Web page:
With regard to the unthinking members of our species
who don't give a second thought to their actions: what's up? Could someone
please explain to me the thinking behind the decision to just leave all
your trash on the beach?
A couple of weeks ago as I was arriving for duty, I
noticed a fisherman and his son packing up to leave. When I finally made
it down to where they had been, I could not believe this man's total disregard
for the ocean, from which he was pulling fish. He had left all his trash:
bait wrappers, beer bottles, and a McDonalds bag and all the wrappers right
where they had fallen. This man evidently did not have a grasp of the consequences
of his actions. He could have saved us both a lot of energy if he would
have just purchased a couple Filet O'Fish sandwiches while he was at McDonalds
and taken his son to a tractor pull.
Another article of garbage to be found in large quantities
and in all shapes and sizes is the plastic baggie. Now, I know some are
sandwich bags left over from an innocent seaside picnic. Most, however,
seem big enough to hold only rock cocaine. These little bags are usually
found next to used matchbooks and soda cups.
While I was at the beach this morning, I also retrieved
three milk cartons, a half-full Big Gulp, an old Swatch, at least 2 complete
newspapers, 6 styrofoam take-out containers, about 10 feet of nylon rope
in various pieces, gum and candy wrappers, some cardboard, and a rotting
tennis ball. On top of all this was the king of all beach trash: the straw.
Soda straws, coffee stir straws - you name it. They are there in every color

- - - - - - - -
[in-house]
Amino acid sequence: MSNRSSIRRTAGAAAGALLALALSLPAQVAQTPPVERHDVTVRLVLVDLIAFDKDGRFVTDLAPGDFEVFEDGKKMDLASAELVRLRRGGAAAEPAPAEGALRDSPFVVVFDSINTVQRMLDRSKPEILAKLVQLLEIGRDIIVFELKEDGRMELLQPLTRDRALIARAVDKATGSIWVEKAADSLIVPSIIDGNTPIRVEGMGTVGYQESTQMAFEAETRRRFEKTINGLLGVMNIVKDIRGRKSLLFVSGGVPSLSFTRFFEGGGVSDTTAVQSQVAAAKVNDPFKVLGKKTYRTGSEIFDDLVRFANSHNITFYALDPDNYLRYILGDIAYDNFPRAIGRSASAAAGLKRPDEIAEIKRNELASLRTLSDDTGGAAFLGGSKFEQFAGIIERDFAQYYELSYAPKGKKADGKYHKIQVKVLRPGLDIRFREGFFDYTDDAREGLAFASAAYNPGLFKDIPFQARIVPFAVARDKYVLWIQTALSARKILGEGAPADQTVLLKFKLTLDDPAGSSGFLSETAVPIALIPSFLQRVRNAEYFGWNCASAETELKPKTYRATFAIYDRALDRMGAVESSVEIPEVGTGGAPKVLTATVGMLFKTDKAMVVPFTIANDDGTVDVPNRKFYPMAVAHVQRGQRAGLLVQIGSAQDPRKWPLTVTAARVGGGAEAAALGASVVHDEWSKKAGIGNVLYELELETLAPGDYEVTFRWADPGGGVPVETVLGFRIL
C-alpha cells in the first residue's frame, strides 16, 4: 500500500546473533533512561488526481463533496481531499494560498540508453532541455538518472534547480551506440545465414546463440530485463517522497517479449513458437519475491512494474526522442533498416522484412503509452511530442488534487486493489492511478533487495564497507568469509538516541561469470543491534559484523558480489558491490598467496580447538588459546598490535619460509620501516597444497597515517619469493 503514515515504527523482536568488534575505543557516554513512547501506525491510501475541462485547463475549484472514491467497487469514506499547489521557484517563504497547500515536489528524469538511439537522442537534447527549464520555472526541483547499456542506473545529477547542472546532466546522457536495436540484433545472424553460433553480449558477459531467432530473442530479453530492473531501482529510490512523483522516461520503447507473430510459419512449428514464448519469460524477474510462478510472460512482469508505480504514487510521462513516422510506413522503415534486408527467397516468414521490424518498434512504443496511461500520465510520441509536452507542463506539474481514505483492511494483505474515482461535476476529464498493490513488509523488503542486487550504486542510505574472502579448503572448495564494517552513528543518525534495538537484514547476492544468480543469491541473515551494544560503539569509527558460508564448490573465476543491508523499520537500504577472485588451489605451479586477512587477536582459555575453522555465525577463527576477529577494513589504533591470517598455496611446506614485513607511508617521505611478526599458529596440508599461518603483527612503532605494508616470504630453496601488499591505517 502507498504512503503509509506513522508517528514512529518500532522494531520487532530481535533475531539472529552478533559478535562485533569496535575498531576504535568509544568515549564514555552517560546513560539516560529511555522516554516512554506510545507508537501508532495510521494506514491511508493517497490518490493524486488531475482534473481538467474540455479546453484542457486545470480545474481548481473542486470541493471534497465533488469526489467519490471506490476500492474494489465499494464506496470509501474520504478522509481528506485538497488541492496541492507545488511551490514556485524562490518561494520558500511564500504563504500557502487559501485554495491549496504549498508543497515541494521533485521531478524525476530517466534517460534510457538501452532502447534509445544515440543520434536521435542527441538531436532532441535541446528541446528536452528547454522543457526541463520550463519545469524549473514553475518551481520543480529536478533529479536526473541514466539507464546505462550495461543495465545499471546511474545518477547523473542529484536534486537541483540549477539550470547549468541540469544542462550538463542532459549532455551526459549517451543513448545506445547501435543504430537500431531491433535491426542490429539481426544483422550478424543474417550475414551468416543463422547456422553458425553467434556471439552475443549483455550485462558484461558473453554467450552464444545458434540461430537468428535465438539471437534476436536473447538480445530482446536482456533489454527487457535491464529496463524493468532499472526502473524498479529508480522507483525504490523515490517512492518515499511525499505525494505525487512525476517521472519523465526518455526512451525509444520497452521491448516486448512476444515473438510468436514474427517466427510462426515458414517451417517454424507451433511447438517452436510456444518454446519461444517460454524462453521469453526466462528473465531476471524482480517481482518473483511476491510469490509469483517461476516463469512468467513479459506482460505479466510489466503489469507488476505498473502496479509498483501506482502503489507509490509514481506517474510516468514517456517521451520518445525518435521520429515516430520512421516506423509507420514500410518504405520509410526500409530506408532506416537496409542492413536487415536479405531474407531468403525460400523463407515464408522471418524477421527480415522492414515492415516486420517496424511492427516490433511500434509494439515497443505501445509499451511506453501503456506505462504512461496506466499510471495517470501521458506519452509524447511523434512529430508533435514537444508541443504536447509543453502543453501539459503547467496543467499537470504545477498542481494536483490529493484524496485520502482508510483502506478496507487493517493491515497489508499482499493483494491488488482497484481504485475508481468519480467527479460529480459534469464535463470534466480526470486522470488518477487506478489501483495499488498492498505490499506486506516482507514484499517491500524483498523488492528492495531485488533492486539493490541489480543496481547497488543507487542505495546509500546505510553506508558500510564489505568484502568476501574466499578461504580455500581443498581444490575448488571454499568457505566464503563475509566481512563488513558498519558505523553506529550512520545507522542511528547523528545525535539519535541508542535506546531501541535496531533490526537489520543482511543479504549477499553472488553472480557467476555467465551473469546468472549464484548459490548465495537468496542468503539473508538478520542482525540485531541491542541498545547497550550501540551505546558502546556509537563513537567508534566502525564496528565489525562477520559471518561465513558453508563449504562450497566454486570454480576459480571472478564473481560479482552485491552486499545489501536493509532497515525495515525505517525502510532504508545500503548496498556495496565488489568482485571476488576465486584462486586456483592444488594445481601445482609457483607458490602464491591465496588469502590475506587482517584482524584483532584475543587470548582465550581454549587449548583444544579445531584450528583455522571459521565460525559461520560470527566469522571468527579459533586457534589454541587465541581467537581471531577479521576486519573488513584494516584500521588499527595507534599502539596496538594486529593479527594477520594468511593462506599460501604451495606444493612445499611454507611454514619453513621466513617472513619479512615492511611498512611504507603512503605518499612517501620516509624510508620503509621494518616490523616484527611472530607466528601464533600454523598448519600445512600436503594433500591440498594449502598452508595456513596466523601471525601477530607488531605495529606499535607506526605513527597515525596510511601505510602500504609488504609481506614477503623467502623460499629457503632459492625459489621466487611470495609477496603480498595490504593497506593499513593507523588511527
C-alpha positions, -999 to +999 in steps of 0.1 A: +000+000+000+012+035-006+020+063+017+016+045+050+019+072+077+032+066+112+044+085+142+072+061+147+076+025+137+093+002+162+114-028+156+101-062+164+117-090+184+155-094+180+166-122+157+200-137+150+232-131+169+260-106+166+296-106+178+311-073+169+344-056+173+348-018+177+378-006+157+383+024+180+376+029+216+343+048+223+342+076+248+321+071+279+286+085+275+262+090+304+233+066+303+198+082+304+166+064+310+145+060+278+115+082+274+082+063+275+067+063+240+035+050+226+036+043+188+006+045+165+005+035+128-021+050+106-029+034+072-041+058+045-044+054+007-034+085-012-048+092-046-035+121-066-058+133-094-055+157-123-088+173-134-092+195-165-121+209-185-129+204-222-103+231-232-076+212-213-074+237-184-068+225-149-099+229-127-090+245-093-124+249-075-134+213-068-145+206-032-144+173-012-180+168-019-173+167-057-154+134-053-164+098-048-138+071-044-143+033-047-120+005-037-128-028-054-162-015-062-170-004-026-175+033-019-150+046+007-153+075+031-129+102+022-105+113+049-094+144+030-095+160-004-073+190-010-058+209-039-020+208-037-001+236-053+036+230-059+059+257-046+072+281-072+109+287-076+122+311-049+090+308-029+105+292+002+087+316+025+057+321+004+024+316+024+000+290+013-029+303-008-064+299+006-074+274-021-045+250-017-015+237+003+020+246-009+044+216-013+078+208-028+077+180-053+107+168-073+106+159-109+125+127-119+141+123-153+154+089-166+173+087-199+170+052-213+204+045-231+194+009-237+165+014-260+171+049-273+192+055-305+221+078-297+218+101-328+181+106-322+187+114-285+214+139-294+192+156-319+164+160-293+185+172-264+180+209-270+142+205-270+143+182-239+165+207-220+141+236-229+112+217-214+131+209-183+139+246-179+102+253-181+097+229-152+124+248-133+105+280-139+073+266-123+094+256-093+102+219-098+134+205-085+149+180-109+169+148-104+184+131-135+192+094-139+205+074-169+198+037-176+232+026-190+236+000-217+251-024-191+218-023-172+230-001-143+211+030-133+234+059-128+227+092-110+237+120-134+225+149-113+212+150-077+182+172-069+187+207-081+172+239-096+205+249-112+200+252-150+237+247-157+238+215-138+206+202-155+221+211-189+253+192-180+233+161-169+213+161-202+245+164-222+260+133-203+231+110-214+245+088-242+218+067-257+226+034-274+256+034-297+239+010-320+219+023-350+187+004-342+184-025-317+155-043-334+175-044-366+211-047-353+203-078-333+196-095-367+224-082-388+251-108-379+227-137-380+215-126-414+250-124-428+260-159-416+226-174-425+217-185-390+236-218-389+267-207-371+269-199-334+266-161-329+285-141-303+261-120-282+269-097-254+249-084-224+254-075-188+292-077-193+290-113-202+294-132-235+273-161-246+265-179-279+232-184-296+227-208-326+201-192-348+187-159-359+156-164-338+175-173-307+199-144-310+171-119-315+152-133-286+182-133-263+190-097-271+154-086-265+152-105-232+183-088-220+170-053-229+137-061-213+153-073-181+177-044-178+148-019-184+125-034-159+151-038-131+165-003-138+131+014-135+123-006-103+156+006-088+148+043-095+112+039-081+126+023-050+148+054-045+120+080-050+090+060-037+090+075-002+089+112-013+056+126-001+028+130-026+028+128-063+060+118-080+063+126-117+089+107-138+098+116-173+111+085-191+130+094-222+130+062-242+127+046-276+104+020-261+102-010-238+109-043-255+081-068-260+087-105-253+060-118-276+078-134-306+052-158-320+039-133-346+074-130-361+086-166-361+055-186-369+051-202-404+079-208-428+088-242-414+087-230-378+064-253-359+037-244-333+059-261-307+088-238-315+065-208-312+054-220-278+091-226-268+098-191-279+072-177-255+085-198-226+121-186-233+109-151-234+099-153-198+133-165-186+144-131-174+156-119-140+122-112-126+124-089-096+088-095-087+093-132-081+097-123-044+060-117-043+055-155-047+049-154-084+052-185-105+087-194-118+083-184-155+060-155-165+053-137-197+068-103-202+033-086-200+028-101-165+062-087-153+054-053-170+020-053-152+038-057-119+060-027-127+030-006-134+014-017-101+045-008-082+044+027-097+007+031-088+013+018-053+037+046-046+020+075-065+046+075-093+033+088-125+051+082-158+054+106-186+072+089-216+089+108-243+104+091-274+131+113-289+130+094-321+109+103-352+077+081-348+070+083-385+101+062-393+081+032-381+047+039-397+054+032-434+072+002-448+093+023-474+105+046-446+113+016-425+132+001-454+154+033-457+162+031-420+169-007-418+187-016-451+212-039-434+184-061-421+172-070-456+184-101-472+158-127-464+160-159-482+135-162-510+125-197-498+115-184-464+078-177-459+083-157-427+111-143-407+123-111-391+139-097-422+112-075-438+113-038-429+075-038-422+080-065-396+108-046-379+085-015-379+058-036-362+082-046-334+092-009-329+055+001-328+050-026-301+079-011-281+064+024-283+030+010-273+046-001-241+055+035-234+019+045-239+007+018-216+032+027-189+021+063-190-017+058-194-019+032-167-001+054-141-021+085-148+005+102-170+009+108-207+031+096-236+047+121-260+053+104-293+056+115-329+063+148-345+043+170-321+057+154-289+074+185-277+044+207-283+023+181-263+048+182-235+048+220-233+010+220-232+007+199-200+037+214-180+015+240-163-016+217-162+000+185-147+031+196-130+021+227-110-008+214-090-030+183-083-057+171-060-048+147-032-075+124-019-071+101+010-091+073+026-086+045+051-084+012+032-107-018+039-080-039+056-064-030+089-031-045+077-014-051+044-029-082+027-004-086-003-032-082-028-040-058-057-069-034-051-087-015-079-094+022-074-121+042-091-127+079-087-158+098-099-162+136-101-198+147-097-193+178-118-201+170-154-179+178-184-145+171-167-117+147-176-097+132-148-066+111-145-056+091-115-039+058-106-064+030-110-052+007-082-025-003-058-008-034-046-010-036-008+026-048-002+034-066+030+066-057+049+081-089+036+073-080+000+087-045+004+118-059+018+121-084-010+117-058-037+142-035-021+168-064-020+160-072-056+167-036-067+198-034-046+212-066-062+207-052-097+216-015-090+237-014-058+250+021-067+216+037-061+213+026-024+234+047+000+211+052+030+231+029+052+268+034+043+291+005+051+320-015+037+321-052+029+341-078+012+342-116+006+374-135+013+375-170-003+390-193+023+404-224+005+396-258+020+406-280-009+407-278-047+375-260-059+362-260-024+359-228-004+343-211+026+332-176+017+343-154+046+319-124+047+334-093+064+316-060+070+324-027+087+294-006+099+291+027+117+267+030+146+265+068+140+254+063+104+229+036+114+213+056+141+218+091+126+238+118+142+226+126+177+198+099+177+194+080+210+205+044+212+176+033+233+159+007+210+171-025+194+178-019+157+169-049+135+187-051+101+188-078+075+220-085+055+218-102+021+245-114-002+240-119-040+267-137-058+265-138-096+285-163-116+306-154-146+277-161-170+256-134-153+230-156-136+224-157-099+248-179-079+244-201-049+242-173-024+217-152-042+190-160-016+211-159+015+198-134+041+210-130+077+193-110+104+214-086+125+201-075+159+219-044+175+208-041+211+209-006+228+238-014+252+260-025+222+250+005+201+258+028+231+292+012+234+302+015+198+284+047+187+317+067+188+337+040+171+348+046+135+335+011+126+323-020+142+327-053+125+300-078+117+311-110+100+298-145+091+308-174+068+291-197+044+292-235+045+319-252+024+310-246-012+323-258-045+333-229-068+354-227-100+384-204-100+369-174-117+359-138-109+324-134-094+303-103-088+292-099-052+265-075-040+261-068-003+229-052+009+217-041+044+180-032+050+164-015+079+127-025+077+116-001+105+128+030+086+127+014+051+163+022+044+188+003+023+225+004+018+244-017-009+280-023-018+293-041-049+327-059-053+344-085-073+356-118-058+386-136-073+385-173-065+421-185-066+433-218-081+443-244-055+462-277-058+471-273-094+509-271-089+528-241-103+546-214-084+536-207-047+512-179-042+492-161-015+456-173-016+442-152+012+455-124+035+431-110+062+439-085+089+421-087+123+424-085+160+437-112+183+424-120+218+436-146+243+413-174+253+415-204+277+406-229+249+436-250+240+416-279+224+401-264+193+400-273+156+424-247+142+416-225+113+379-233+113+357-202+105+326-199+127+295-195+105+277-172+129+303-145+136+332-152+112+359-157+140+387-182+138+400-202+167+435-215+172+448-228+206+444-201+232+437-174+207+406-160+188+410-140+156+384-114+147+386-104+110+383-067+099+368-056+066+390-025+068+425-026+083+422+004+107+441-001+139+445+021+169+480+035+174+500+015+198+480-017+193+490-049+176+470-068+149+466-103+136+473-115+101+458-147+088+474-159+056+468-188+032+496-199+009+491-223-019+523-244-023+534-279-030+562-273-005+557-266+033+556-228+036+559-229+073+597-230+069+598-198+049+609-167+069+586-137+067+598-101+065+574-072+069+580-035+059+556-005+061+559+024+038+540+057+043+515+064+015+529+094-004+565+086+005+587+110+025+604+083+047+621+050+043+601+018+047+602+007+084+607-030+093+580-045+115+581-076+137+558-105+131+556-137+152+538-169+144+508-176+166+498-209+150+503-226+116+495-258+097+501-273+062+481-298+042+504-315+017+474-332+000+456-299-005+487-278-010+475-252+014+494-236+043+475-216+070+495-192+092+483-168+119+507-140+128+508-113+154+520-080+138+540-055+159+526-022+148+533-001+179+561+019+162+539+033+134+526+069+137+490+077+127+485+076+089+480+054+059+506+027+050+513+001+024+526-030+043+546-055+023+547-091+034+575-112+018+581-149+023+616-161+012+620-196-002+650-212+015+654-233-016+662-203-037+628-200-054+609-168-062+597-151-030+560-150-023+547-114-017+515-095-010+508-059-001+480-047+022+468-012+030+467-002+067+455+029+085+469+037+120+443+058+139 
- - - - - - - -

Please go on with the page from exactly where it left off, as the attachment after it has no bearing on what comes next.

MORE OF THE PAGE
imaginable. For every piece of garbage I pick up there is an accompanying
straw. The ones from McDonalds are the easiest to identify: red and yellow
stripes, and slightly thicker than all the other anonymous straws.
As I pick up these wonders of human progress, I can't
help but think there is something terribly wrong with our species. I mean,
have we completely lost the ability to drink without the use of little plastic
tubes? This seems to be a collective loss of motor control. Do we really
need straws? Are we just so lazy a culture that we are willing to endanger
our environment just so our lips will never have to touch the drinking vessel?
And if straws are so vital to our continued existence, should we be discarding
them at such an alarming rate? Straws are just one more example of how we
are burying our planet under a blanket of unnecessary toxins, all in the
name of comfort.
If we really want to clean up our beaches, we must start
consuming less, and we can begin by boycotting the use of straws. Let merchants
know that straws only hurt the environment, and that you would rather save
space on the beach for really important things. Like tampon applicators
and beer bottles.
Bob Nanninga is an independent video producer, a practicing vegan,
and an active and vocal member of the Green and Environmental community.
Mr. Nanninga is also the only person the editor knows that has a tattoo
in the shape of a recycling symbol.